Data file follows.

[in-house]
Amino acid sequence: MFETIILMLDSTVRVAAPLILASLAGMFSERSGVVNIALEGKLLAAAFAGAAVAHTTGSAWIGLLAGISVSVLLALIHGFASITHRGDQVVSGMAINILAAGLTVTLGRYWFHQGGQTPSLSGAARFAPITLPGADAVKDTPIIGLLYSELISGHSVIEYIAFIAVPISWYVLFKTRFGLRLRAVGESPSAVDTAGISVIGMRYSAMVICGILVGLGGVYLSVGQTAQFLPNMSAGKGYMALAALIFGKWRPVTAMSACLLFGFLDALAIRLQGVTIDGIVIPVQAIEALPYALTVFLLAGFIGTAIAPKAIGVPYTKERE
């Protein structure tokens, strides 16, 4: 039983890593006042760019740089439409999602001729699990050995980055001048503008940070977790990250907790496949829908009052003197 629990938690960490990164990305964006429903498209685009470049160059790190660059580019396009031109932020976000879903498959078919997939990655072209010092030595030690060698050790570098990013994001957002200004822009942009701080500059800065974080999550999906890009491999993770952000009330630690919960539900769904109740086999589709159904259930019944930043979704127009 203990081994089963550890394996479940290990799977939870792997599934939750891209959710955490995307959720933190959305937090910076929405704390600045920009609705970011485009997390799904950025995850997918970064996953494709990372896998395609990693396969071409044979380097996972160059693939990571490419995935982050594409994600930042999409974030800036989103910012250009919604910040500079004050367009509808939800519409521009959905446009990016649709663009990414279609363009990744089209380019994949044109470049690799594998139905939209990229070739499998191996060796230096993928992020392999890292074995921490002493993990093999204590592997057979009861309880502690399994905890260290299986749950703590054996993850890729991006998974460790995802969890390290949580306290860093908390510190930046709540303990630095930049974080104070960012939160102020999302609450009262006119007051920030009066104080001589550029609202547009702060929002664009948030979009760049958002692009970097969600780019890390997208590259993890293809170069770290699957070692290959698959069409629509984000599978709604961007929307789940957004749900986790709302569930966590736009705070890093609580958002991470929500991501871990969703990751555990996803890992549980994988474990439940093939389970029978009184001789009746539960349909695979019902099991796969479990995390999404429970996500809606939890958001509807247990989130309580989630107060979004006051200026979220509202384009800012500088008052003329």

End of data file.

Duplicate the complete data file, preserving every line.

[in-house]
Amino acid sequence: MFETIILMLDSTVRVAAPLILASLAGMFSERSGVVNIALEGKLLAAAFAGAAVAHTTGSAWIGLLAGISVSVLLALIHGFASITHRGDQVVSGMAINILAAGLTVTLGRYWFHQGGQTPSLSGAARFAPITLPGADAVKDTPIIGLLYSELISGHSVIEYIAFIAVPISWYVLFKTRFGLRLRAVGESPSAVDTAGISVIGMRYSAMVICGILVGLGGVYLSVGQTAQFLPNMSAGKGYMALAALIFGKWRPVTAMSACLLFGFLDALAIRLQGVTIDGIVIPVQAIEALPYALTVFLLAGFIGTAIAPKAIGVPYTKERE
């Protein structure tokens, strides 16, 4: 039983890593006042760019740089439409999602001729699990050995980055001048503008940070977790990250907790496949829908009052003197 629990938690960490990164990305964006429903498209685009470049160059790190660059580019396009031109932020976000879903498959078919997939990655072209010092030595030690060698050790570098990013994001957002200004822009942009701080500059800065974080999550999906890009491999993770952000009330630690919960539900769904109740086999589709159904259930019944930043979704127009 203990081994089963550890394996479940290990799977939870792997599934939750891209959710955490995307959720933190959305937090910076929405704390600045920009609705970011485009997390799904950025995850997918970064996953494709990372896998395609990693396969071409044979380097996972160059693939990571490419995935982050594409994600930042999409974030800036989103910012250009919604910040500079004050367009509808939800519409521009959905446009990016649709663009990414279609363009990744089209380019994949044109470049690799594998139905939209990229070739499998191996060796230096993928992020392999890292074995921490002493993990093999204590592997057979009861309880502690399994905890260290299986749950703590054996993850890729991006998974460790995802969890390290949580306290860093908390510190930046709540303990630095930049974080104070960012939160102020999302609450009262006119007051920030009066104080001589550029609202547009702060929002664009948030979009760049958002692009970097969600780019890390997208590259993890293809170069770290699957070692290959698959069409629509984000599978709604961007929307789940957004749900986790709302569930966590736009705070890093609580958002991470929500991501871990969703990751555990996803890992549980994988474990439940093939389970029978009184001789009746539960349909695979019902099991796969479990995390999404429970996500809606939890958001509807247990989130309580989630107060979004006051200026979220509202384009800012500088008052003329």